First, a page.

After 14 years of dedication with one team, one could understand why Peyton Manning was as emotional as he was as he bid farewell to the Indianapolis Colts and its fans during Wednesday's press conference of his official release.
I will leave the Colts with nothing but good thoughts and gratitude, Manning said. I haven't thought yet about where I'll play, but I have thought a lot about where I've been.
Considering his body of work-208 consecutive starts, four MVPs, eight division titles and a Super Bowl victory-he has gone far, helping the Colts evolve into one of the most consistently successful organizations since he was drafted in 1998. Even if they may have released him because he was just too expensive and old and medically risky to keep around for a few more years, even the Colts can't overlook just how much of a powerhouse quarterback made a powerhouse team a powerhouse practically all by himself.
And now, perhaps Manning will turn a mediocre team into an immediate powerhouse once he signs with one. With his release made official thanks to the press conference, he is now a free agent-probably the biggest and most highly coveted free agent in recent history. What's more is that sooner or later, Manning could be wearing an unfamiliar jersey for any one of a handful of teams who need an upgrade at the quarterback position, including the Washington Redskins, Miami Dolphins and Seattle Seahawks.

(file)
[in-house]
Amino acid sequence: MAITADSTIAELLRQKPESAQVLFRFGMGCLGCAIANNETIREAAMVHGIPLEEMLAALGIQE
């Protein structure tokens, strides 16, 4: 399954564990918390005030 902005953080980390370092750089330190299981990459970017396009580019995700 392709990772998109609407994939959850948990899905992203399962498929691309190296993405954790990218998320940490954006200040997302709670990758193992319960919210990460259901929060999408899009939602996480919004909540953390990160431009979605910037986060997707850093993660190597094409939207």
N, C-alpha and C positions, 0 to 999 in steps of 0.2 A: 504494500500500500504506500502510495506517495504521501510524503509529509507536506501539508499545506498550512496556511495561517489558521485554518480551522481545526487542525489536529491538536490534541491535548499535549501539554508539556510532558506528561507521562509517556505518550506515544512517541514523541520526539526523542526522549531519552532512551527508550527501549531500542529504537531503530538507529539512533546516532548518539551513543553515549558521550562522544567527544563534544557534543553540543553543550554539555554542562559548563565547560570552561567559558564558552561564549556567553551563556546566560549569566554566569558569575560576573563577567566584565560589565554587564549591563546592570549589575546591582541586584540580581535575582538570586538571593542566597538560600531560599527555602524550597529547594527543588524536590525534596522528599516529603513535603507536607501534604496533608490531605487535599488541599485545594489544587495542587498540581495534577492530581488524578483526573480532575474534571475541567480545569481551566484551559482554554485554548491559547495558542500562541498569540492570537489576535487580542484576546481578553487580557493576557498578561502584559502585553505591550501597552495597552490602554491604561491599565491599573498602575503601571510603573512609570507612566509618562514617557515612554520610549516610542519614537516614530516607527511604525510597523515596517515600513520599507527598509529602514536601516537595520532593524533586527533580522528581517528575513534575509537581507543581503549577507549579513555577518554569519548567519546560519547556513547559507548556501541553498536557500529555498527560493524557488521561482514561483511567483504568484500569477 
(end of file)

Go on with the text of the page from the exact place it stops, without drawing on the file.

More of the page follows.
I've been a Colt for almost of my adult life, he said, crying. But I guess in life and in sports we all know that nothing lasts forever.
At 35, and after four neck surgeries in less than two years, Manning's time with the Colts fits that bill. But does it necessarily mean hanging it all up, warning signs and all?
Not for Manning.
I don't want to retire, Manning said. Nobody loves playing quarterback more than I do.
Manning's famed number 18, though, will be retired, according to owner Jim Irsay, who was also emotional sitting next to Manning during the press conference. Despite him saying that Manning's standing with the team was too difficult to overcome, he appreciated the time he spent around the future Hall of Fame quarterback.
The good times we've shared together and the laughs we've shared together-growing up together in the organization, he said before briefly choking up. When a 37-year-old owner met a 22-year-old player coming out of Tennessee, the dreams we had and experienced are beyond my imagination. Having Peyton as a friend and as a player-it's been an incredible blessing. The No. 18 jersey will never be worn [by a Colts player] again.